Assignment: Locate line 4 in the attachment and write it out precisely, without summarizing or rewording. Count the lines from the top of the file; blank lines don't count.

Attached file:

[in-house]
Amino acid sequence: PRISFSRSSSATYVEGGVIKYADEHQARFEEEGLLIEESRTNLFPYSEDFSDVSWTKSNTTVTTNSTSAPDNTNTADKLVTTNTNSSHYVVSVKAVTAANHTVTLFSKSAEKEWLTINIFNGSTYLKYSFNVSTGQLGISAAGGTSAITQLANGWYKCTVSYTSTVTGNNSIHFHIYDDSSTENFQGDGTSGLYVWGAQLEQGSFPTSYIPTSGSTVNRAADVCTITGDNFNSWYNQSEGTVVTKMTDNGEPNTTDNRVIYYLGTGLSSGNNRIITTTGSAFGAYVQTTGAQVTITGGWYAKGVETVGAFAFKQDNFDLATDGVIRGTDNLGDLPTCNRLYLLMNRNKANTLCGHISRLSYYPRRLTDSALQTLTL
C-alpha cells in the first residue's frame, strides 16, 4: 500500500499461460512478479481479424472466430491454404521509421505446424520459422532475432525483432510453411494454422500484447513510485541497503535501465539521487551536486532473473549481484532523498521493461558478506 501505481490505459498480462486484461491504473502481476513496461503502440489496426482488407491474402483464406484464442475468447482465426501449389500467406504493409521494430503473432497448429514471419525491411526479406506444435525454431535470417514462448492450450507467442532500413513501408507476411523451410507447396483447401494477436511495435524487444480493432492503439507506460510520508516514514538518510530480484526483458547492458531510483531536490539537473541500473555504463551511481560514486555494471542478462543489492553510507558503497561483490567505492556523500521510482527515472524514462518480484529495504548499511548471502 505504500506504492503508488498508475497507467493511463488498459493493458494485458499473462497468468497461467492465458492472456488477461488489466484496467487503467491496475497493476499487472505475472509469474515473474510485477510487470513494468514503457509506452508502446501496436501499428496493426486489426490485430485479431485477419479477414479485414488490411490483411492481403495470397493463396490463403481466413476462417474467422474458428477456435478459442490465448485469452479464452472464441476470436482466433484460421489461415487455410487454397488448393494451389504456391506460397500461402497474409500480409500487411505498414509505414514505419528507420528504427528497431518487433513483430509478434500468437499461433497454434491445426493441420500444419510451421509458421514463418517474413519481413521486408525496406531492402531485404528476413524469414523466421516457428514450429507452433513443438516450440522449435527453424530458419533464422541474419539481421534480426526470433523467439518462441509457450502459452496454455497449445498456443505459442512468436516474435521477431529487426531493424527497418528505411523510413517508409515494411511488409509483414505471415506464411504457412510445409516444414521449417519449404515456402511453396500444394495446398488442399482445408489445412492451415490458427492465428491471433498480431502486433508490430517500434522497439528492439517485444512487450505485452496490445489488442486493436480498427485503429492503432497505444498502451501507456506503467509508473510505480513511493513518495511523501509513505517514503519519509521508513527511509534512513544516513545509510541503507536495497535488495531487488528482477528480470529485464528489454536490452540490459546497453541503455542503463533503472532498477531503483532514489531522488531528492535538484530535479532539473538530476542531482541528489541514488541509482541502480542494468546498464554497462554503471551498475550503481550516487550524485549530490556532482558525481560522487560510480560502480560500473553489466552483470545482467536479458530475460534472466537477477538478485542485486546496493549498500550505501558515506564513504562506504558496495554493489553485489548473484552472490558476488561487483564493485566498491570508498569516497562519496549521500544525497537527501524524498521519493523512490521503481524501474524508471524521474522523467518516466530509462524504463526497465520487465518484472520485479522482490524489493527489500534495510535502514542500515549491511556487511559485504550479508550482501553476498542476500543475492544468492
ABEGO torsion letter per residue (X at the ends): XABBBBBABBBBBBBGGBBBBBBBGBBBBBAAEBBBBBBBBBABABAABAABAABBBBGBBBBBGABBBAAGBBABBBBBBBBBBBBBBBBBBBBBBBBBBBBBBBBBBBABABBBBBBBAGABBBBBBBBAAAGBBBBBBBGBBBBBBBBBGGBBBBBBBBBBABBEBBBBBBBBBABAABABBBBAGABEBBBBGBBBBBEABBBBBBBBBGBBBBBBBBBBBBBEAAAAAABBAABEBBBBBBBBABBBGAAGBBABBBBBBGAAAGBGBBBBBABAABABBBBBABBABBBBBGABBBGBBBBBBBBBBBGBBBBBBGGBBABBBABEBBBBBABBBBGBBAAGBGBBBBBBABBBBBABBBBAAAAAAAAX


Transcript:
ABEGO torsion letter per residue (X at the ends): XABBBBBABBBBBBBGGBBBBBBBGBBBBBAAEBBBBBBBBBABABAABAABAABBBBGBBBBBGABBBAAGBBABBBBBBBBBBBBBBBBBBBBBBBBBBBBBBBBBBBABABBBBBBBAGABBBBBBBBAAAGBBBBBBBGBBBBBBBBBGGBBBBBBBBBBABBEBBBBBBBBBABAABABBBBAGABEBBBBGBBBBBEABBBBBBBBBGBBBBBBBBBBBBBEAAAAAABBAABEBBBBBBBBABBBGAAGBBABBBBBBGAAAGBGBBBBBABAABABBBBBABBABBBBBGABBBGBBBBBBBBBBBGBBBBBBGGBBABBBABEBBBBBABBBBGBBAAGBGBBBBBBABBBBBABBBBAAAAAAAAX